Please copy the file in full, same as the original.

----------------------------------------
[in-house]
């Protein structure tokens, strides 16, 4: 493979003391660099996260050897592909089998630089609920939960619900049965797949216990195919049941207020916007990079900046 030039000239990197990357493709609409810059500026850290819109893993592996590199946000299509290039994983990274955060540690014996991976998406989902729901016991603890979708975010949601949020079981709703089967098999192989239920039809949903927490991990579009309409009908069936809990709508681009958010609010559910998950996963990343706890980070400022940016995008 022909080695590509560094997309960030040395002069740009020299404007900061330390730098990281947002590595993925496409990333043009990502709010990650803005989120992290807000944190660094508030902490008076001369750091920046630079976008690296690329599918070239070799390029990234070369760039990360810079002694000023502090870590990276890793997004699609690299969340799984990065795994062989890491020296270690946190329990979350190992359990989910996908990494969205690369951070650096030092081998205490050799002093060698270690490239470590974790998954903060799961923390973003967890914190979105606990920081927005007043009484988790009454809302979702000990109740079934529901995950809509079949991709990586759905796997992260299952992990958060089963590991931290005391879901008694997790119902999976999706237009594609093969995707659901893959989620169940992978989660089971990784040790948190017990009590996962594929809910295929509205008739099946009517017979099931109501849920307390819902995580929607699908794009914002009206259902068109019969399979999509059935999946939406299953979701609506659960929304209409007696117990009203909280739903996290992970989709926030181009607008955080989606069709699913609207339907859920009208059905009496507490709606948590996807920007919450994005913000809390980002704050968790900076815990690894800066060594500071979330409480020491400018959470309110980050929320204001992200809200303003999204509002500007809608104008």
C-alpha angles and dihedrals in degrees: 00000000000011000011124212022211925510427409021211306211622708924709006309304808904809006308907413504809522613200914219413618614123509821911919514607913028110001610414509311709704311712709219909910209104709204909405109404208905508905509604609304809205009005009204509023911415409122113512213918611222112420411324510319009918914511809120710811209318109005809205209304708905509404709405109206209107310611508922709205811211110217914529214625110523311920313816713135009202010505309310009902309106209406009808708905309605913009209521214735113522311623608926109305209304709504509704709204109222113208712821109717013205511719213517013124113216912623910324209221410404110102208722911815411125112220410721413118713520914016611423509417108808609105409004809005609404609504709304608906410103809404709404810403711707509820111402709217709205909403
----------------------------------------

[in-house]
């Protein structure tokens, strides 16, 4: 493979003391660099996260050897592909089998630089609920939960619900049965797949216990195919049941207020916007990079900046 030039000239990197990357493709609409810059500026850290819109893993592996590199946000299509290039994983990274955060540690014996991976998406989902729901016991603890979708975010949601949020079981709703089967098999192989239920039809949903927490991990579009309409009908069936809990709508681009958010609010559910998950996963990343706890980070400022940016995008 022909080695590509560094997309960030040395002069740009020299404007900061330390730098990281947002590595993925496409990333043009990502709010990650803005989120992290807000944190660094508030902490008076001369750091920046630079976008690296690329599918070239070799390029990234070369760039990360810079002694000023502090870590990276890793997004699609690299969340799984990065795994062989890491020296270690946190329990979350190992359990989910996908990494969205690369951070650096030092081998205490050799002093060698270690490239470590974790998954903060799961923390973003967890914190979105606990920081927005007043009484988790009454809302979702000990109740079934529901995950809509079949991709990586759905796997992260299952992990958060089963590991931290005391879901008694997790119902999976999706237009594609093969995707659901893959989620169940992978989660089971990784040790948190017990009590996962594929809910295929509205008739099946009517017979099931109501849920307390819902995580929607699908794009914002009206259902068109019969399979999509059935999946939406299953979701609506659960929304209409007696117990009203909280739903996290992970989709926030181009607008955080989606069709699913609207339907859920009208059905009496507490709606948590996807920007919450994005913000809390980002704050968790900076815990690894800066060594500071979330409480020491400018959470309110980050929320204001992200809200303003999204509002500007809608104008």
C-alpha angles and dihedrals in degrees: 00000000000011000011124212022211925510427409021211306211622708924709006309304808904809006308907413504809522613200914219413618614123509821911919514607913028110001610414509311709704311712709219909910209104709204909405109404208905508905509604609304809205009005009204509023911415409122113512213918611222112420411324510319009918914511809120710811209318109005809205209304708905509404709405109206209107310611508922709205811211110217914529214625110523311920313816713135009202010505309310009902309106209406009808708905309605913009209521214735113522311623608926109305209304709504509704709204109222113208712821109717013205511719213517013124113216912623910324209221410404110102208722911815411125112220410721413118713520914016611423509417108808609105409004809005609404609504709304608906410103809404709404810403711707509820111402709217709205909403